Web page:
Rushe: Monumental victory gets Cats monkey off our backs...finally
Liam Rushe stepped in from a wild midlands night, towed down the dressing-room corridor by his colleagues' cries of revolution.
He wanted to be back with them, but journalists were drawn to the big Palmerstown kid like iron filings to a horseshoe magnet. A year ago, Kilkenny sent Dublin back to the same room like men trapped in a grim factory of disappointment. Now it was their playground.
"It was an abject defeat last year, we were so low after it you'd almost think of quitting," acknowledged Rushe. "This year, we've got that monkey off our backs. I know we've lost handsomely to them a few times before, but you just have to enjoy days like these."
It had been 71 years since Dublin lowered Kilkenny's colours in championship. "Yeah, it's monumental for us," said Rushe. "And it's been a long time coming."
For Anthony Daly, maybe longer than most. "Yeah, look, it's great to beat Kilkenny in championship hurling," smiled the Dublin manager. "I mean, I've been close before with Clare and with these boys maybe. But it's great. They're a great team – they're the best team I ever saw. I suppose ye'll have them written off now!"
Daly too referred to the residue of grief left by that 18-point trimming of 12 months ago. Dublin, he agreed, "didn't show up on the night", having put more store on that specific date (June 23) than the broad stretch of a full season.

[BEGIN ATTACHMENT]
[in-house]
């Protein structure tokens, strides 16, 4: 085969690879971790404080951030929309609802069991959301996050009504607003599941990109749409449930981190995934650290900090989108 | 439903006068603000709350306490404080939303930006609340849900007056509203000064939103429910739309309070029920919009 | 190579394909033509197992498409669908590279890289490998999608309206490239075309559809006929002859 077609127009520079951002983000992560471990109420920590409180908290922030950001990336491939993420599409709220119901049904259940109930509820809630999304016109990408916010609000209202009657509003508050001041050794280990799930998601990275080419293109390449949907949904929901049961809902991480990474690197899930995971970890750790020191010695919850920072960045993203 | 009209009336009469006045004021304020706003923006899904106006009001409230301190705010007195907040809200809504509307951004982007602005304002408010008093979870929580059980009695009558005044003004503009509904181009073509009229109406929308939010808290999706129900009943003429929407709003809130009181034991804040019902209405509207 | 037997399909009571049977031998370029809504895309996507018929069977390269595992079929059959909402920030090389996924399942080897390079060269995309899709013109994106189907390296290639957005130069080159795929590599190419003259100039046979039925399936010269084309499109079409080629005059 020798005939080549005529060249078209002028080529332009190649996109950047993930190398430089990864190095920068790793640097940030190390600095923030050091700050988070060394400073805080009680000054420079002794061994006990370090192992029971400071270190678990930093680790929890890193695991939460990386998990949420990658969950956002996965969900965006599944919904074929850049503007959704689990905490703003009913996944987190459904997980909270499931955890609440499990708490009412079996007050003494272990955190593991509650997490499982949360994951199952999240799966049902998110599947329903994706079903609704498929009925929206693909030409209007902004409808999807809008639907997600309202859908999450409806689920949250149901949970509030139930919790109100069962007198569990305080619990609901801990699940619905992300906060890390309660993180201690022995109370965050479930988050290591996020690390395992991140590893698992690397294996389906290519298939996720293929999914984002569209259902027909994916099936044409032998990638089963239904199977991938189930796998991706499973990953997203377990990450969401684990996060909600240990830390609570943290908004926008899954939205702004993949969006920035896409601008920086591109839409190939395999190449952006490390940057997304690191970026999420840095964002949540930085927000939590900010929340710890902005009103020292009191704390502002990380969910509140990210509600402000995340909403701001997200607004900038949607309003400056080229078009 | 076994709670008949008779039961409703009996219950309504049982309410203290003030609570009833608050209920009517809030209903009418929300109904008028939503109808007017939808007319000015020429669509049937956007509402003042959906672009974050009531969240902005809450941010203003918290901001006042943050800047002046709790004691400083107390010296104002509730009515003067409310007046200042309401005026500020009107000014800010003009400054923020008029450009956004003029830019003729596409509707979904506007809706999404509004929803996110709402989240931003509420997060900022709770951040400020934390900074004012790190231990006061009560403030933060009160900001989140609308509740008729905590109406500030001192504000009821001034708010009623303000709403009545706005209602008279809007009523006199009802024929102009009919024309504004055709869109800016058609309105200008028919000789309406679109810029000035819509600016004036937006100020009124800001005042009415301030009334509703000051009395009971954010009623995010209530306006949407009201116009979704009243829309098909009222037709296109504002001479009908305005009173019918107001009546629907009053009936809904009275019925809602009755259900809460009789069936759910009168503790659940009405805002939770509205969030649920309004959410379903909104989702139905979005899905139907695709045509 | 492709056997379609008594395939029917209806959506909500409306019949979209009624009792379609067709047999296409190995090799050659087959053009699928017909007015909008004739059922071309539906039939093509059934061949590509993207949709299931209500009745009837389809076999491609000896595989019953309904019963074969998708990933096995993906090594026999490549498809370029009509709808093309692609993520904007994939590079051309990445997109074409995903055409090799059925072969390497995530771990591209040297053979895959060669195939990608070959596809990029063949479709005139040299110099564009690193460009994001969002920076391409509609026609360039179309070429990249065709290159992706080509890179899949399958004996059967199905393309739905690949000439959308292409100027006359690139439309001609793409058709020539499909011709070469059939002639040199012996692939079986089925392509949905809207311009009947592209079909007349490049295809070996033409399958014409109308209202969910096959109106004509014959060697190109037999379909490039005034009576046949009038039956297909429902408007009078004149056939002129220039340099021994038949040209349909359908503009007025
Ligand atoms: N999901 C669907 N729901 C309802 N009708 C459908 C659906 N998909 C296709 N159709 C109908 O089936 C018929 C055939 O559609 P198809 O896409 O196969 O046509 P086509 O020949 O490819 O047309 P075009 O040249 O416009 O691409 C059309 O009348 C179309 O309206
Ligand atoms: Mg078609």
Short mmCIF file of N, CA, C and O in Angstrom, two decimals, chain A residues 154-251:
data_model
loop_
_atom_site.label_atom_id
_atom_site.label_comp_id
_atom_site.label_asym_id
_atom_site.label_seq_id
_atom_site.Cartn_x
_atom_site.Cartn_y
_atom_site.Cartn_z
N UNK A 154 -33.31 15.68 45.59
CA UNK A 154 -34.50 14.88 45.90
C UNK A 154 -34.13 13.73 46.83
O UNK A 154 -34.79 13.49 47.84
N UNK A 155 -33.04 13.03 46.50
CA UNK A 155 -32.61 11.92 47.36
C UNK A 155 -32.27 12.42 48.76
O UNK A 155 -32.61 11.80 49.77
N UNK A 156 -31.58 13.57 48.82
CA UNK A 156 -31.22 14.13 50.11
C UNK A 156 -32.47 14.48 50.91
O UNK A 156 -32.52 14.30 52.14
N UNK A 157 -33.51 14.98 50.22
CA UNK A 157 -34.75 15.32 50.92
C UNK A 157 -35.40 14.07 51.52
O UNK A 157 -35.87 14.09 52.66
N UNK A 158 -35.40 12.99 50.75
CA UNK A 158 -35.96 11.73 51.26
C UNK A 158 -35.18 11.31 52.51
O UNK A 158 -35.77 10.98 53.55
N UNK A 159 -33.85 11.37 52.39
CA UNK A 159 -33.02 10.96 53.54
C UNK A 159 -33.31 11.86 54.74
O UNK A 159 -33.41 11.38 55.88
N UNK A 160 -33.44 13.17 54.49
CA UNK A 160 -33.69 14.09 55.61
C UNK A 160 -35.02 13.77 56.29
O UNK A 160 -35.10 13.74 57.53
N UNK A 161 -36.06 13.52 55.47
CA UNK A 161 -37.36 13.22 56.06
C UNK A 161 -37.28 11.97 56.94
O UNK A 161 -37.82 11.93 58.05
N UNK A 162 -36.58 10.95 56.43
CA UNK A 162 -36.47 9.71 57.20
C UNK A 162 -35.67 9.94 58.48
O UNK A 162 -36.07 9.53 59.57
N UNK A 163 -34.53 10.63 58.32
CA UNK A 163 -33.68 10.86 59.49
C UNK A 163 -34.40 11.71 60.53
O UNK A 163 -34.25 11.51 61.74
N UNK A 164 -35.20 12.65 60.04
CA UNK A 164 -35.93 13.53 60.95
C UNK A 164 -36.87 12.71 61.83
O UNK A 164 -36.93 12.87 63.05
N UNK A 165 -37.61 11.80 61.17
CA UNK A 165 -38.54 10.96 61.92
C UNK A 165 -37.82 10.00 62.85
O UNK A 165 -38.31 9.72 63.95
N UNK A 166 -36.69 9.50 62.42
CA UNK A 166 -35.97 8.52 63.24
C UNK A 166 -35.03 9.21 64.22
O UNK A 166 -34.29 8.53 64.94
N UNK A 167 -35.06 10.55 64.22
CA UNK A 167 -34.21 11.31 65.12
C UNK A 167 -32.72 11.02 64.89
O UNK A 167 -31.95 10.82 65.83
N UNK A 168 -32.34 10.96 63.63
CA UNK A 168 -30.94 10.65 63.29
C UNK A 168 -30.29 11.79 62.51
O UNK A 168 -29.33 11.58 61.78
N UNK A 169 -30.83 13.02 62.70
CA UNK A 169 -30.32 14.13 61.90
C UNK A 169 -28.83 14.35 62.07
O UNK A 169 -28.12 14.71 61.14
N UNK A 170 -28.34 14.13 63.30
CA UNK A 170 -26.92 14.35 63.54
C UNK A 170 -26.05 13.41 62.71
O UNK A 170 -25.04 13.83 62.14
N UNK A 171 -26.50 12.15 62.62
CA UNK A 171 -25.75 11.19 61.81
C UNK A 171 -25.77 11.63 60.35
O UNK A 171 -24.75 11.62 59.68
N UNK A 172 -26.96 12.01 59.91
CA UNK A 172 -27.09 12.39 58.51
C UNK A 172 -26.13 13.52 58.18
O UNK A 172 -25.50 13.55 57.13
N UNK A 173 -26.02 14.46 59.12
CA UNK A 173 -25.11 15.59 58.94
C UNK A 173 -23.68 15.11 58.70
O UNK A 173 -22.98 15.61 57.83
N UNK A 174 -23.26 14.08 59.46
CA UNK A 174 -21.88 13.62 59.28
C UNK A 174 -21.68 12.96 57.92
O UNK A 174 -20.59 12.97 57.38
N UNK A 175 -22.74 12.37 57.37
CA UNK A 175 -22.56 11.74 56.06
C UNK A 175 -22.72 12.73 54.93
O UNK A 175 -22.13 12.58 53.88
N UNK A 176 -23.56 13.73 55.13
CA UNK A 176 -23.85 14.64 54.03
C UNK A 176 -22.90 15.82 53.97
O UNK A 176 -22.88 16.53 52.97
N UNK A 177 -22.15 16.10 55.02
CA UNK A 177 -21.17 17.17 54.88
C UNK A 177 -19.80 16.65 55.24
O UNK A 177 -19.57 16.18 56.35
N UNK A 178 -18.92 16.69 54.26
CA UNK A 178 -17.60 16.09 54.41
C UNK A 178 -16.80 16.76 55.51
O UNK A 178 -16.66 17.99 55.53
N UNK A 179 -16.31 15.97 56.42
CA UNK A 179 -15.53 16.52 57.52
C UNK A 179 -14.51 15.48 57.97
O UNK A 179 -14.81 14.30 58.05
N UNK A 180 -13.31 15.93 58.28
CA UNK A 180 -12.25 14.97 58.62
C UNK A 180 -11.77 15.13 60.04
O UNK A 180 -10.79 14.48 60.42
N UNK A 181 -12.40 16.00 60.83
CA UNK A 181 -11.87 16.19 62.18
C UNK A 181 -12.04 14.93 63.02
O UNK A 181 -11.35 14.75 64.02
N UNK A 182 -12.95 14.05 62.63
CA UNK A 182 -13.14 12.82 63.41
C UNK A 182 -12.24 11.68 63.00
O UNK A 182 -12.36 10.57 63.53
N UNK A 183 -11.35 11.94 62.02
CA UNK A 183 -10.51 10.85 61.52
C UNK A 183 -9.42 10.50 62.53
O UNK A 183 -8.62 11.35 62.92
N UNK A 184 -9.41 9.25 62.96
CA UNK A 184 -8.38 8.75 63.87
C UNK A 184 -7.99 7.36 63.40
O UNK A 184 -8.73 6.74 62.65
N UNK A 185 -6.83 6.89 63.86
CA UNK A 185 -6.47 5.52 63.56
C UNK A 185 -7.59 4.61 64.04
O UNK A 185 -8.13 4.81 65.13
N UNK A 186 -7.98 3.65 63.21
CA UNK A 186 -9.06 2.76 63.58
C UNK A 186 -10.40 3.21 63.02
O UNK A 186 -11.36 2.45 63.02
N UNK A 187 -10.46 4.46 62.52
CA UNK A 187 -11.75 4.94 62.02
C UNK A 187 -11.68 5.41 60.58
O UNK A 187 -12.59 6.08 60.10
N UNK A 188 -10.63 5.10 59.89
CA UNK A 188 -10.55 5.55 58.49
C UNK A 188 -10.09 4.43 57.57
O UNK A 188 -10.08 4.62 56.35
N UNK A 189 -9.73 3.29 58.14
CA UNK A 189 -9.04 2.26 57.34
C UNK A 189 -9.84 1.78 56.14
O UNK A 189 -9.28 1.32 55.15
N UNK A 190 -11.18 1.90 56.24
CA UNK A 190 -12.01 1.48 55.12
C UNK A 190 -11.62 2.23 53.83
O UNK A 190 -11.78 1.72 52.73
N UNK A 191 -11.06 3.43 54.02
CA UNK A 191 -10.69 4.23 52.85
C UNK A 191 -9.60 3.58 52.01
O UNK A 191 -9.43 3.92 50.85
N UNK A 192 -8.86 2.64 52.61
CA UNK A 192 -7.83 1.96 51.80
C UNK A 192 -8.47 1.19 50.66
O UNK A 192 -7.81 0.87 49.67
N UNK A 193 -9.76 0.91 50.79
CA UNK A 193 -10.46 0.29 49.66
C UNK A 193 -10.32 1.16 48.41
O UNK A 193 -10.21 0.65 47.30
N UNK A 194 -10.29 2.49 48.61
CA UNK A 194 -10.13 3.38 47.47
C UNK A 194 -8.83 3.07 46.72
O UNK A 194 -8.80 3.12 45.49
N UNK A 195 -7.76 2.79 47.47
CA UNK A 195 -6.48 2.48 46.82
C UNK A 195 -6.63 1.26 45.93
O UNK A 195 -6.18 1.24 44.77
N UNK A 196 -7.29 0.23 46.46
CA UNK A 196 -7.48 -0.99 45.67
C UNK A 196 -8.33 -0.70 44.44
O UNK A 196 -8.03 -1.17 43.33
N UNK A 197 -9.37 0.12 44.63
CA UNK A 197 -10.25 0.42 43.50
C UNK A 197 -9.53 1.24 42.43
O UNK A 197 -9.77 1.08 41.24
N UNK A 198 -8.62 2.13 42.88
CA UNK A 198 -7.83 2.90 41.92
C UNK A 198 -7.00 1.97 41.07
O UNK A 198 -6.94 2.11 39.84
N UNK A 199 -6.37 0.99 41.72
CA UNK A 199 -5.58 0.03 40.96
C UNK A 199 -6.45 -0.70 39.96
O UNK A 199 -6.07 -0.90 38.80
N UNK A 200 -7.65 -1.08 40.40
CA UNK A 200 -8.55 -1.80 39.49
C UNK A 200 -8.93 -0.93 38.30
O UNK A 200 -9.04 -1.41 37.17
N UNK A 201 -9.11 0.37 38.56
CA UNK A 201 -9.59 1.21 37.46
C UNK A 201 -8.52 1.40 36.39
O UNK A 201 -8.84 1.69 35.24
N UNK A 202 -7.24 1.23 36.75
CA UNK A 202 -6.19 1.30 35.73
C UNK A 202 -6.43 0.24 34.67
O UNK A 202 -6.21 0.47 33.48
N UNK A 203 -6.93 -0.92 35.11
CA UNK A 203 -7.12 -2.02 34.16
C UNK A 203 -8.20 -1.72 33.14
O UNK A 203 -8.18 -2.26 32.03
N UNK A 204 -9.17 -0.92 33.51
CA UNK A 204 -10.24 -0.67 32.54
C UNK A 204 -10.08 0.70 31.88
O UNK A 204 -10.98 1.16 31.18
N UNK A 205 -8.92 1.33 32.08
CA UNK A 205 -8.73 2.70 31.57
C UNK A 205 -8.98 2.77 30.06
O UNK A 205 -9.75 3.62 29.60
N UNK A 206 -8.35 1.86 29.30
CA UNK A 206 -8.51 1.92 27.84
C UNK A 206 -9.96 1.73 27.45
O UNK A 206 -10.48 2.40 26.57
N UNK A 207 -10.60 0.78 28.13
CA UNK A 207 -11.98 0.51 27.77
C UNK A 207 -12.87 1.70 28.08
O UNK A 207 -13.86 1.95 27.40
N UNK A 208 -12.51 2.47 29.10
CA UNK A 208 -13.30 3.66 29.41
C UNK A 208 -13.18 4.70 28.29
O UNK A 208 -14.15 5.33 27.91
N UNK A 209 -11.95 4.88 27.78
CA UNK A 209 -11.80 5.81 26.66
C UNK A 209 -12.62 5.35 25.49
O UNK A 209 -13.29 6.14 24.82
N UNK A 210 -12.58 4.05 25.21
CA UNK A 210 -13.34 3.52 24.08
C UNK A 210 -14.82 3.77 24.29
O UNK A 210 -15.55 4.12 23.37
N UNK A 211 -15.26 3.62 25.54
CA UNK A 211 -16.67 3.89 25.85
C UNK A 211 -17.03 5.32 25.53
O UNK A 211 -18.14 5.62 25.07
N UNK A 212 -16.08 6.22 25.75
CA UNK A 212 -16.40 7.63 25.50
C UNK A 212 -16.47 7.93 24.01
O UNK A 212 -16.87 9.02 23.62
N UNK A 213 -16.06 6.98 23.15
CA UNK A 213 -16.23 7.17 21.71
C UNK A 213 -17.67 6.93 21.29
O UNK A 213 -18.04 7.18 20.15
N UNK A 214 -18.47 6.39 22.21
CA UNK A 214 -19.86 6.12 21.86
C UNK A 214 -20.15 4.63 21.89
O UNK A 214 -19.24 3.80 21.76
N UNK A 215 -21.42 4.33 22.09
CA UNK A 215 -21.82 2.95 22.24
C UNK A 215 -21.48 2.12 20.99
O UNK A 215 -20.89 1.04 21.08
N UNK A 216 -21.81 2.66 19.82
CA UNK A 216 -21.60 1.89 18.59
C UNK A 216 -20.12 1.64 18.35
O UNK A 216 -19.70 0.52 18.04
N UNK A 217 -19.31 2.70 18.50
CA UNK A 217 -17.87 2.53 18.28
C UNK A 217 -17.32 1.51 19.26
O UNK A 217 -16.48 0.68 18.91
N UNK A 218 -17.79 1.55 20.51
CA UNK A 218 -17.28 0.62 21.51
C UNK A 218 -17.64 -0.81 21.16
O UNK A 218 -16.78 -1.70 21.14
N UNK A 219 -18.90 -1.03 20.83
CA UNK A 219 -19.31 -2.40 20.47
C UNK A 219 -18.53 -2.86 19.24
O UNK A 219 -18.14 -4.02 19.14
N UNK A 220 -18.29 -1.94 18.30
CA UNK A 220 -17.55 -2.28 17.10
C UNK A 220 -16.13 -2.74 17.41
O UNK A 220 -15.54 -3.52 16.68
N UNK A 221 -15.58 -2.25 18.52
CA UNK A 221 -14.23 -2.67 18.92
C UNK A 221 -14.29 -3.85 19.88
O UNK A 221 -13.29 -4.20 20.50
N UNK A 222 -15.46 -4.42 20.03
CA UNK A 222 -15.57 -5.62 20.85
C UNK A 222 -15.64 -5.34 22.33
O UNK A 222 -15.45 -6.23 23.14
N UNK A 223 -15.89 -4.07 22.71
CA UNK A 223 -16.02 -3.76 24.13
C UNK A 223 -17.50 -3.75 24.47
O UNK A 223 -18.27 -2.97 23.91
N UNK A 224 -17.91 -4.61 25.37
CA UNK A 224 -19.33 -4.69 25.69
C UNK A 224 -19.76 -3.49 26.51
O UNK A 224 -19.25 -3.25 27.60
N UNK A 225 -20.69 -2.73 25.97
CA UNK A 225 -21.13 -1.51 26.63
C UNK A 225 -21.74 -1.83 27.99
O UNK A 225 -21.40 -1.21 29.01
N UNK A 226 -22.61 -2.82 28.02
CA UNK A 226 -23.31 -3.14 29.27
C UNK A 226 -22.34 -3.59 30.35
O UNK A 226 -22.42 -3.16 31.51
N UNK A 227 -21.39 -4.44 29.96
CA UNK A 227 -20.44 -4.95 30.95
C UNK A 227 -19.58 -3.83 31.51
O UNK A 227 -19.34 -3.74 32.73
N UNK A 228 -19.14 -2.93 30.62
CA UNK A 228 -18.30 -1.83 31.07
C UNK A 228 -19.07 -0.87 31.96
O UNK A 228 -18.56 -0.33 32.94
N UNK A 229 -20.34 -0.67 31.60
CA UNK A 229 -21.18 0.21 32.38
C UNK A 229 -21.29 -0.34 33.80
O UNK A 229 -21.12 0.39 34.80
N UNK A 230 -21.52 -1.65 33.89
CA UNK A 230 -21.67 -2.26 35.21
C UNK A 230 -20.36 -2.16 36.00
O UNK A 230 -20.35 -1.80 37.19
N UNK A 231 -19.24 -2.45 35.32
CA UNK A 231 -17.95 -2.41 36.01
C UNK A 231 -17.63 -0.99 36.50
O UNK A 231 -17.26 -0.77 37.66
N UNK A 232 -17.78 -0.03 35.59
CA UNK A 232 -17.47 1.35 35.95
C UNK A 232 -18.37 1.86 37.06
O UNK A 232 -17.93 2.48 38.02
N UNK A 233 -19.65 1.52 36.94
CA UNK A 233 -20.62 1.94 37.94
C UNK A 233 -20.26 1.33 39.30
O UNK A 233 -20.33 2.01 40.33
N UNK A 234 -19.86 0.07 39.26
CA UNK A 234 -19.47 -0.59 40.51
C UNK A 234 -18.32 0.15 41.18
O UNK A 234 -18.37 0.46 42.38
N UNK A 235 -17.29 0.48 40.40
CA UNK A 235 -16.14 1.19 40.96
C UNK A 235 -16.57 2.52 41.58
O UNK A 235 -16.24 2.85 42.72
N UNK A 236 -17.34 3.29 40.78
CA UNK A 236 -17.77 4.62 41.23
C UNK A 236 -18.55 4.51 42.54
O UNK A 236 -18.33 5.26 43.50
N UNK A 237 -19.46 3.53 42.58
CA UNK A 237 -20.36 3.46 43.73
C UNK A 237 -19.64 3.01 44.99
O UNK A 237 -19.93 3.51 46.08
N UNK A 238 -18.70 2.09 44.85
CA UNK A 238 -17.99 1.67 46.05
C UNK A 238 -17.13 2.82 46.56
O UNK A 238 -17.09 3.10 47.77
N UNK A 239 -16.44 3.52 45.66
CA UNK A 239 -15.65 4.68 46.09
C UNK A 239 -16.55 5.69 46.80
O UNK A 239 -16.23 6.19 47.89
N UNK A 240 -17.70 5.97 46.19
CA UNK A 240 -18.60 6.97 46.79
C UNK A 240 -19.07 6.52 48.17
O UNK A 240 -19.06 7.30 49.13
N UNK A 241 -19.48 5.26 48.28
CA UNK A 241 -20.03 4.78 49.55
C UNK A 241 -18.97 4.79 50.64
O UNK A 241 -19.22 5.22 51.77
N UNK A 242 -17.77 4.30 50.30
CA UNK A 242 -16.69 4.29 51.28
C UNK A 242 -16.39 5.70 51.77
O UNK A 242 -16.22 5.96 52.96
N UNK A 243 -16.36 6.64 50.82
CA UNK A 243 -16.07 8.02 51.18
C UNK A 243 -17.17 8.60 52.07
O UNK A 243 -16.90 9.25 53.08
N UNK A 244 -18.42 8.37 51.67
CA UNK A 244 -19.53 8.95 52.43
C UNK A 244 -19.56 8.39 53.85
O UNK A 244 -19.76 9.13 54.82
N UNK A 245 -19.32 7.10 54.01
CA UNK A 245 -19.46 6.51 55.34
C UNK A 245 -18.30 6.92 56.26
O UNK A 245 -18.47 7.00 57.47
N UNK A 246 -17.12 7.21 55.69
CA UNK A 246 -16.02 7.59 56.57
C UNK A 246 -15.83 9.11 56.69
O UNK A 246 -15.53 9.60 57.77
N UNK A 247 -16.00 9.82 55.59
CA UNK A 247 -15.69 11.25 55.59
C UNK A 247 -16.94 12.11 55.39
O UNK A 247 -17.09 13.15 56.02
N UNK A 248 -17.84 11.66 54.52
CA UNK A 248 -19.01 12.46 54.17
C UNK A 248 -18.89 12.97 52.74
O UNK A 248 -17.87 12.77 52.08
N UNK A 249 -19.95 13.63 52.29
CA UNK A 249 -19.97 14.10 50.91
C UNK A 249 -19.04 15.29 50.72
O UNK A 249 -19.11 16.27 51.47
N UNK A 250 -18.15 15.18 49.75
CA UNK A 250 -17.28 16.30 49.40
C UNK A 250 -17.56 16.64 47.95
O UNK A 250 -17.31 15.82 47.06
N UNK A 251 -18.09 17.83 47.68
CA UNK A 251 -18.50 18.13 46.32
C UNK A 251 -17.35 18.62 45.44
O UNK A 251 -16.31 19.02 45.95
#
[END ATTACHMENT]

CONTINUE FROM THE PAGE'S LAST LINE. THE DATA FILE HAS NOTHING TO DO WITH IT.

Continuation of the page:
This year, they come to business more streetwise.
Rather than listen to the resounding city pessimism last week decanted by TJ Reid's late equaliser in the drawn game, they looked inward. "We concentrated on ourselves" revealed Daly. "We deliberately said 'Look, we can do nothing about this backlash talk', what ye tell us about.
"If I got a euro for everyone that said 'pity' to me between last Sunday night and today, I'd have a few bob. So, we couldn't get wrapped up in that sort of negativity. We had to stay positive for ourselves and try to do that as a management."
For Brian Cody, the recognition that goading questions about the future of his great team were raining down now did not thieve him of his natural grace.
Despite injury depriving him of the last two Hurlers of the Year – Michael Fennelly and Henry Shefflin – he was reluctant to take any focus from Dublin's historic win.
"Well, like, if I haven't made excuses before I'm not going to start making them now" said Cody. "You have what you have and that's the way it works. You don't legislate for that, you don't want it to happen. But you know you go out and play with what you have. The better team on the night always wins."